Managing troublesome patrons

It is important that venues have strategies to manage troublesome, aggressive, intoxicated or disorderly patrons. Having a clear plan on what to do reduces the risk of these patrons causing injury to themselves or others, and maximises the opportunity for your venue to be a pleasant and safe place for people to enjoy.

Minimum requirements

Under the Liquor Control Reform Act 1998 (the Liquor Act), it is an offence to serve an intoxicated person, and to permit a drunken or disorderly person to enter or remain on your premises. A licensee can be fined up to $16,900 if they are found guilty of either of these offences.

Licensees and staff that supply liquor under general, on-premises or late night licences are required to complete a face-to-face Responsible Service of Alcohol (RSA) program within one month of first supplying liquor, and online RSA refresher programs every three years after that. These programs teach staff, among other things, strategies to handle difficult customers.

In addition, the Liquor Act sets out a number of options to bar a person from entering a licensed premises. These are:

  • Common law power: As a licensee, you have the right to refuse entry to a person, or ask a person to leave the licensed premises, as long as the reason is not discriminatory.
  • Liquor accord: If you are a member of a liquor forum, members of the forum may agree to ban a troublesome patron from the licensed premises of forum members. 
  • Barring order: Licensees, responsible persons (any person who is in management or control of a licensed premises) and police have the power to issue a barring order that is enforceable by Victoria Police. Once served with a barring order, a person must leave the venue and its vicinity, and cannot return until the barring order expires.
  • Designated areas: Some entertainment precincts in Victoria are classified as designated areas. Victoria Police have the power to ban a person from a designated area or all licensed premises in a designated area for up to 72 hours by issuing a banning notice. See the resources section at the end of this chapter for further information.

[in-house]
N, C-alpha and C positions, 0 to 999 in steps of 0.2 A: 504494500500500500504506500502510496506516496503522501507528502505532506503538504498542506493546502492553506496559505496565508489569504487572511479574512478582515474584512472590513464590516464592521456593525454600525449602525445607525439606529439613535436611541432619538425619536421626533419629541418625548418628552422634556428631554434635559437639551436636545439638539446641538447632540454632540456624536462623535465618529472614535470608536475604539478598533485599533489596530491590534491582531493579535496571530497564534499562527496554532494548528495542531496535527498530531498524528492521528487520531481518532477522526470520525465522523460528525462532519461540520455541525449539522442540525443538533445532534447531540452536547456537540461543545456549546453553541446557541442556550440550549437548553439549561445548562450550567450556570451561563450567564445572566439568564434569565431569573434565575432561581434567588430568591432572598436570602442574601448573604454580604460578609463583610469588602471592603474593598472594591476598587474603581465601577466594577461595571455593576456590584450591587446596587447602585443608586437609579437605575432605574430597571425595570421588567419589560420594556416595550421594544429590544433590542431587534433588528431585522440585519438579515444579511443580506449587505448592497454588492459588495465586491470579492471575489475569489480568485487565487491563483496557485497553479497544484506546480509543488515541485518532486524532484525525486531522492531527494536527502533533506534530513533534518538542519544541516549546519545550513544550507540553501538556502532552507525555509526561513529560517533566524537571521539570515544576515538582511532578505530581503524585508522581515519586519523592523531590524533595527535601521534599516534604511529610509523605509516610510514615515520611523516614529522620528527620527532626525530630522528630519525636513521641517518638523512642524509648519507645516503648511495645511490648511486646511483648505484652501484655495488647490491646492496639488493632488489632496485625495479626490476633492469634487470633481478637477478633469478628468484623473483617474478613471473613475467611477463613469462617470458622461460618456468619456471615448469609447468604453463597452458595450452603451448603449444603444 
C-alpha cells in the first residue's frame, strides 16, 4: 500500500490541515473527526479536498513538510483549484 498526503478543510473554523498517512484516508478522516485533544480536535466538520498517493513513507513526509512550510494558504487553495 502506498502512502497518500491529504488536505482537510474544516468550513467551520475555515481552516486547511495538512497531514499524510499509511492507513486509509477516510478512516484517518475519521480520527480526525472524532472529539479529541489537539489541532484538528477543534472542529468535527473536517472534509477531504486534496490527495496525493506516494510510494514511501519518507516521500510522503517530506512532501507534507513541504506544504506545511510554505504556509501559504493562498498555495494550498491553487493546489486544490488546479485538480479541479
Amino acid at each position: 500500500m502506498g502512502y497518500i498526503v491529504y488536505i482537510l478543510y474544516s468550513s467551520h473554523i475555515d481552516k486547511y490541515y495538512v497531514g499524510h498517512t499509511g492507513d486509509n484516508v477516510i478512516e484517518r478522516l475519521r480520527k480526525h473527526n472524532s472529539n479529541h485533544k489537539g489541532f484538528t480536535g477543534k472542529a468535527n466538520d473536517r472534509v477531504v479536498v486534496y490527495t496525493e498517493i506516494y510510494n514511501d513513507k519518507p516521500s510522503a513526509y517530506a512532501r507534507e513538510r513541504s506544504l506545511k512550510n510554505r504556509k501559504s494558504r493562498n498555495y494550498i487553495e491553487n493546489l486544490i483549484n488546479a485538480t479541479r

Best practice

Things that live music venues can do to meet best practice include:

Training and communication

  • Develop a patron code of conduct and display it at all entry points. A patron code of conduct outlines patrons’ responsibilities and the conditions of entry into the venue.
  • Ensure that bar staff and crowd controllers are aware of the expectations, policies and procedures regarding venue operations.
  • Hold a debriefing for staff and crowd controllers at the end of each night to discuss any security issues and identify areas for improvement.
  • Keep a security incident register, review it regularly and make the necessary modifications to security management to address recurring problems.
  • Include signage and other methods whereby punters can report unsafe practices and seek refuge.
  • Ensure that a staff member with first aid training is rostered on at all times and first aid materials are stocked up regularly.
  • Ensure pricing practices and promotions do not encourage alcohol misuse or rapid consumption.
  • Ensure promotions and ticketing practices do not condone violence, harassment or discrimination.
  • Promote alcohol-free beverages, low-alcohol beverages, bar snacks and meals, and encourage patrons to drink water.

Crowd management

  • Develop a crowd management policy that aims to defuse high-risk situations and minimise the potential for antisocial behaviour to escalate.
  • Facilitate staff and crowd controllers communicating about crowd behaviour by providing appropriate communication equipment.
  • Ensure that crowd controllers clearly understand their roles and responsibilities, including diffusing issues before they escalate and the appropriate levels of physical intervention.
  • Designate an area in the venue away from the main entertainment area where potentially violent situations can be defused.
  • Establish strategies for clearing objects that could inadvertently cause injury or be used as a weapon, such as glasses, bottles and chairs in walkways.
  • Consider installing CCTV at entries and queuing areas to assist in surveillance and deter antisocial behaviour.
  • Ensure that bar and security staff have a clear view throughout the premises. This might include raising the level of the floor behind the bar, removing promotional materials or furniture that obstruct the view between the entry and the bar, or relocating lighting controls for easy access by bar staff and crowd controllers.

Resources

Victorian Commission for Gambling and Liquor Regulation (VCGLR)

The VCGLR’s website provides further information about managing troublesome patrons, including guidelines on intoxication, responsible advertising and promotions, and barring powers.

Visit www.vcglr.vic.gov.au and click on the ‘Resources’ tab.

WorkSafe Victoria

Worksafe Victoria’s Crowd Control at Venues and Events publication provides information about controlling entry into events, dealing with aggressive behaviour and coordinating emergency evacuations.

www.worksafe.vic.gov.au/resources/crowd-control-venues-and-events-practical-occupational-health-and-safety-guide

SUBSCRIBE

For news on Music Victoria professional development workshops, competitions, events, music industry news, grants & funding opportunities, advocacy and more!

SUBSCRIBE

If you want to keep up to date with what's happening on the blog, sign up for our newsletter!